Sonia Saraiya, Salon
Really: What was the point of “True Detective” season two, besides Nic Pizzolatto had eight hours to fill and a big budget to spend? I don’t mean to be rancorous, here; I’m honestly wondering. There are ways in which the season attempted to uncover some contradictions of masculinity — some fundamental trials of femininity, too — but it typically lost the thread in the layers and layers of its dysfunction. It’s possible to see what Pizzolatto was trying to accomplish — if anything, “True Detective” season two is an argument against men, and for (white) women, as every man dies, and it’s the women who move forward to inherit the (flawed) earth. But it’s also quite clear that on a network that has showcased some of the best television of our generation — that, indeed, has built a pedigree around reliably incredible programming — this is barely coherent TV, let alone good TV.
Ben Travers, Indiewire
Nic Pizzolatto needed a strong kicker to end a weak season, and killing off characters — who won’t be coming back next year anyway — is the easiest way to do so. The same advice could apply to Ray, Ani and Frank as to their creator: the easiest way out is rarely the right way.
Joanna Robinson, Vanity Fair
It was encouraging this season when True Detective, seemingly in response to the lack of female agency in Season 1, gave us Ani Bezzerides. And for all her flaws (did she actually say in this episode that she felt proud, as a child, of being pretty enough to attract a molester?), the character often rose above the macho, pulpy confusion to give viewers someone to latch onto and root for. But the show tipped its hand at its masculine agenda when it placed more emphasis on Ray’s virility (he fathered two sons, don’t you know!) than it did the resolution of Ani’s journey.
Jeremy Egner, New York Times
In the end, it was the women who made it out alive — Ani, Jordan, even Laura the diamond orphan — which seemed to scan as an indictment of the World Men Have Made. The closing moments showed Ani and Jordan wandering through a sea of celebration and fellowship, a marked contrast to the endless highways and bleak industrial landscapes that appeared throughout the season. Did posing South American verve as the antidote to cold American greed seem like reductive exoticism? A bit. And while it did seem meaningful that the women got out, they did so mostly because men told them to.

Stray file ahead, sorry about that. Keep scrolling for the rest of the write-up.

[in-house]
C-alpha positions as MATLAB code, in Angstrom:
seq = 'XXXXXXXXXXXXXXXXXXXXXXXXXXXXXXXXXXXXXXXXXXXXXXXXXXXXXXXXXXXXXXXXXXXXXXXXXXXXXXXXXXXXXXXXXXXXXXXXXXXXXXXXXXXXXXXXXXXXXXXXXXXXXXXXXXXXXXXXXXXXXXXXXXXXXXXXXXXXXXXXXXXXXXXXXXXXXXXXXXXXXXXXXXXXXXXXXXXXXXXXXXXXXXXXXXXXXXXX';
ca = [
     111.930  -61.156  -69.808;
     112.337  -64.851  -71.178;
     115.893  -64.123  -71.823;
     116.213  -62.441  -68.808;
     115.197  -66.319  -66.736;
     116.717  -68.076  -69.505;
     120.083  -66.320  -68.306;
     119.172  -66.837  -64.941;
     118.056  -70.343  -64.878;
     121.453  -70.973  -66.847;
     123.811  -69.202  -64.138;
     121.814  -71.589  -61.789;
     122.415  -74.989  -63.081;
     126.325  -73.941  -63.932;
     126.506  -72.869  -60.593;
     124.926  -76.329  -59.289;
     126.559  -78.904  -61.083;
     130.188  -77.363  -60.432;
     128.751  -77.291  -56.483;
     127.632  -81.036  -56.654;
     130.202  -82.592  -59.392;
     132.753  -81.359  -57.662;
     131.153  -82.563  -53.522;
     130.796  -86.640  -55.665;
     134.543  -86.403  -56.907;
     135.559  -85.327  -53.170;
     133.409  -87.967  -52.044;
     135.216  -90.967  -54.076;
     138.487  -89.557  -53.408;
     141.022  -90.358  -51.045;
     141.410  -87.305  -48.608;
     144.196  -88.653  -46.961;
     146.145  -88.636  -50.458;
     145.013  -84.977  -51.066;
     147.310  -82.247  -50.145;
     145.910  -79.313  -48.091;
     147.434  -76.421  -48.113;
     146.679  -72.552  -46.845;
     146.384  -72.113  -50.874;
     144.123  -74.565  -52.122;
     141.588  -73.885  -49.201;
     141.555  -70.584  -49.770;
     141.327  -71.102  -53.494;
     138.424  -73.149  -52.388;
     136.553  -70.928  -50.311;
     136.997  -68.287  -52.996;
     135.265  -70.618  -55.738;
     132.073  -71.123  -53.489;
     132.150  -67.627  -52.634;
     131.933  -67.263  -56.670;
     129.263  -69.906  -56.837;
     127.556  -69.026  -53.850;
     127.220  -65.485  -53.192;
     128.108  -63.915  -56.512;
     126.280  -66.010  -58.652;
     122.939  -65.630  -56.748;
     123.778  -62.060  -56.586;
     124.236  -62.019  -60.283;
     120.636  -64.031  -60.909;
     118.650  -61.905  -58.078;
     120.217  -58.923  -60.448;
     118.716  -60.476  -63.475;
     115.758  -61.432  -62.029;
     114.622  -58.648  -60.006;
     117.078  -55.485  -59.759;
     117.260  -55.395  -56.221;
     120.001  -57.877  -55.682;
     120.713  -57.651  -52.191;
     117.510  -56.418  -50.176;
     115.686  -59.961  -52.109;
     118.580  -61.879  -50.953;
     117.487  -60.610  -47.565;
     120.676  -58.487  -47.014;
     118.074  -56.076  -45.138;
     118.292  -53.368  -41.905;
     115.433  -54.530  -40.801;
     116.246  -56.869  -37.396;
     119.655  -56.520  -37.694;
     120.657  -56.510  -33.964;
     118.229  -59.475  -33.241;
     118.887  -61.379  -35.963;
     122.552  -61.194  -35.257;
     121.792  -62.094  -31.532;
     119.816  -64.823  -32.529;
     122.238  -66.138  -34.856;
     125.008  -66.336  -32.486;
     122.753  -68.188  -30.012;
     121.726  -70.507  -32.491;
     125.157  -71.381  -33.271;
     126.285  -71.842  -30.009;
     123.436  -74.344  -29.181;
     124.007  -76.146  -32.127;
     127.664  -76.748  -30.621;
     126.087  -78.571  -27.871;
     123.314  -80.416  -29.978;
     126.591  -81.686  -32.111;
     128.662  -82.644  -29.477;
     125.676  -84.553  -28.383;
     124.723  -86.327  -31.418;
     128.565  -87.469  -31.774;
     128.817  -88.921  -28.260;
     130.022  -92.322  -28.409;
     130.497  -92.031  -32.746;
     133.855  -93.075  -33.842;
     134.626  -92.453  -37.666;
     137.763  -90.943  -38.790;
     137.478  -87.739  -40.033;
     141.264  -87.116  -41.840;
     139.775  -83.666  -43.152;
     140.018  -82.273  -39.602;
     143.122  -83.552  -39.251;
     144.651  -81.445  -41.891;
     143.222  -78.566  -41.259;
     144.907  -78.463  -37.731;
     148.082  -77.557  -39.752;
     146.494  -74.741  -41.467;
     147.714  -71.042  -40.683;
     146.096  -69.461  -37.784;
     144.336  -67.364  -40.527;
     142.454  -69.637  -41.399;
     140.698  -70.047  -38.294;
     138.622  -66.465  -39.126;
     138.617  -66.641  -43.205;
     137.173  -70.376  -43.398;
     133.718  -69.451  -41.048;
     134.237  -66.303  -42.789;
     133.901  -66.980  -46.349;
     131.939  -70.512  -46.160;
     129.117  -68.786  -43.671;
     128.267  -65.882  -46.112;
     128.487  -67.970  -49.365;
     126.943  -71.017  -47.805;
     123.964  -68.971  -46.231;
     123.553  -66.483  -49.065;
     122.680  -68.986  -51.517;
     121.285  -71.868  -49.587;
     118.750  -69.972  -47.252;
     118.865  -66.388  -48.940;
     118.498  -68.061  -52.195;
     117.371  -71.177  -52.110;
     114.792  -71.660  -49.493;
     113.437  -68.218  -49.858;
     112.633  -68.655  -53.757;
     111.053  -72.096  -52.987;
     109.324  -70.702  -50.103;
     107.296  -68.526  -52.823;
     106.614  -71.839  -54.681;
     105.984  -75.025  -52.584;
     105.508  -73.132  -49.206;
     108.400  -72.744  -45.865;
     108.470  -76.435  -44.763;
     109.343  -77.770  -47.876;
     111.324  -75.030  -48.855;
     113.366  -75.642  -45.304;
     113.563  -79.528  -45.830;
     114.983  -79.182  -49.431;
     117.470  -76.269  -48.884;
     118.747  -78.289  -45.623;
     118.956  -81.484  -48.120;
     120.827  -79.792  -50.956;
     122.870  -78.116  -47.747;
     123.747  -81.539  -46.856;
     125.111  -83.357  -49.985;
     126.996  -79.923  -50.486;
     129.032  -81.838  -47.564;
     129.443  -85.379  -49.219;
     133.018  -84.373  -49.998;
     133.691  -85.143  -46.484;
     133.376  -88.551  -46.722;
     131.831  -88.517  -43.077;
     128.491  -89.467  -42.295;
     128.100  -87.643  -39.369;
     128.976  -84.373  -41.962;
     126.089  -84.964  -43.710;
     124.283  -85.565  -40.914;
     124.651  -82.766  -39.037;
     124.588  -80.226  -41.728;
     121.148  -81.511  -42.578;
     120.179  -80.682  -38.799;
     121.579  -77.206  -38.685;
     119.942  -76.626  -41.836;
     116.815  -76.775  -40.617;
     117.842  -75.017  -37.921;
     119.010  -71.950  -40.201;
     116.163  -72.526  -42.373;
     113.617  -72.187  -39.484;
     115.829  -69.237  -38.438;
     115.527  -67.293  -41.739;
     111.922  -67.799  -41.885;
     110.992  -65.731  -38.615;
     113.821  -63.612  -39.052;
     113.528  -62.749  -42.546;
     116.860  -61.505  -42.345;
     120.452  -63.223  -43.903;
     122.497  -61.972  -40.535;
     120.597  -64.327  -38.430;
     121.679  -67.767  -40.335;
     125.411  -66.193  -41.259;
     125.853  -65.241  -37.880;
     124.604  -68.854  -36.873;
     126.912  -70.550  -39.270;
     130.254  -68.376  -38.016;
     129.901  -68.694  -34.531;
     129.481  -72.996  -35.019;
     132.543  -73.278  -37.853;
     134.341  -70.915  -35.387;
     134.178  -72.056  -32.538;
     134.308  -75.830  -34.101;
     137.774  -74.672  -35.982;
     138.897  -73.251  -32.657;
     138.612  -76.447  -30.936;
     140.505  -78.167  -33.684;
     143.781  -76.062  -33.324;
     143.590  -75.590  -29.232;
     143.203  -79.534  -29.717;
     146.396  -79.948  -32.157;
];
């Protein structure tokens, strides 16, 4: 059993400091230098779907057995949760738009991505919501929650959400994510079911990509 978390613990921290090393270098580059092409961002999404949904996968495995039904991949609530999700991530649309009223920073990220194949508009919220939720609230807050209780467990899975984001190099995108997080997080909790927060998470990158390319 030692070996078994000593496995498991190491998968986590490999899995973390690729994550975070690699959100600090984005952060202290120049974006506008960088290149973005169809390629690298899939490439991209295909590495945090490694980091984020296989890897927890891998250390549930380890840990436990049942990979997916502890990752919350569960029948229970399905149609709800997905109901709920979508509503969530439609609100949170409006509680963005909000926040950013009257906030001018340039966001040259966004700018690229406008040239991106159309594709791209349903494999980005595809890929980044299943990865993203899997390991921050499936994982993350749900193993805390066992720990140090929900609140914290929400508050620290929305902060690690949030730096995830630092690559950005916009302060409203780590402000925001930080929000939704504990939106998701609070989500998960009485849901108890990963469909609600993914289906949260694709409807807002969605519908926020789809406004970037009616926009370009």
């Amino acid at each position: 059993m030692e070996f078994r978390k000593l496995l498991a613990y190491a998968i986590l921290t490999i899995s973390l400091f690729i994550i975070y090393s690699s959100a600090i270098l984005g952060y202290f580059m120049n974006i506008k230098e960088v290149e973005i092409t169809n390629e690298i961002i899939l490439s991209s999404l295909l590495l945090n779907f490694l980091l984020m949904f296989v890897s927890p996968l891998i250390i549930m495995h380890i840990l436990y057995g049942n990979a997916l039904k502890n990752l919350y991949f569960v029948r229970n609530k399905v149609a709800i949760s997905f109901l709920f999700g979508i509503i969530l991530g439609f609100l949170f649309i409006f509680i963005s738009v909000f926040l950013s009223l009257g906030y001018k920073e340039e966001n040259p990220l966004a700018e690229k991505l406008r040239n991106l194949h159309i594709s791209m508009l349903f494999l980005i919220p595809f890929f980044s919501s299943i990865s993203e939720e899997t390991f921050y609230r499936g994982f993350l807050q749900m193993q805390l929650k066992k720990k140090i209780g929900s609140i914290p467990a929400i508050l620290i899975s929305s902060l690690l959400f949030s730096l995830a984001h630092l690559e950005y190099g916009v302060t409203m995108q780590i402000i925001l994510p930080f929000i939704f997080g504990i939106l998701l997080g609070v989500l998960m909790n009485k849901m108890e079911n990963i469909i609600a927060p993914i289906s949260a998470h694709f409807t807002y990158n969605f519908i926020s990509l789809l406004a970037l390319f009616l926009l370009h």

Katie Walsh, The Playlist
Ultimately, it was a mixed finale, an episode that let the intermittent strengths of the season soar to new heights, while still bogged down in the serious plotting issues that bedeviled it consistently: exposition speeches, info-dumps, characters picked up and dropped from moment to moment. In many ways, this season was a bait and switch, and Pizzolatto is quite the con, but at least it was a con worth talking about.
Kenny Herzog, Vulture
This iteration of “True Detective” as a whole oriented, disoriented, and then reoriented us to its environment and ethos with lurid detours into genre storytelling and sobering cause and effect on real lives. It wasn’t always coherent, and it could be unintentionally comical, but it’s hard not to walk away having received the message (as presidential campaigns gear up, no less) that if we don’t want more Vincis to take root and prosper, it is indeed time to wake up.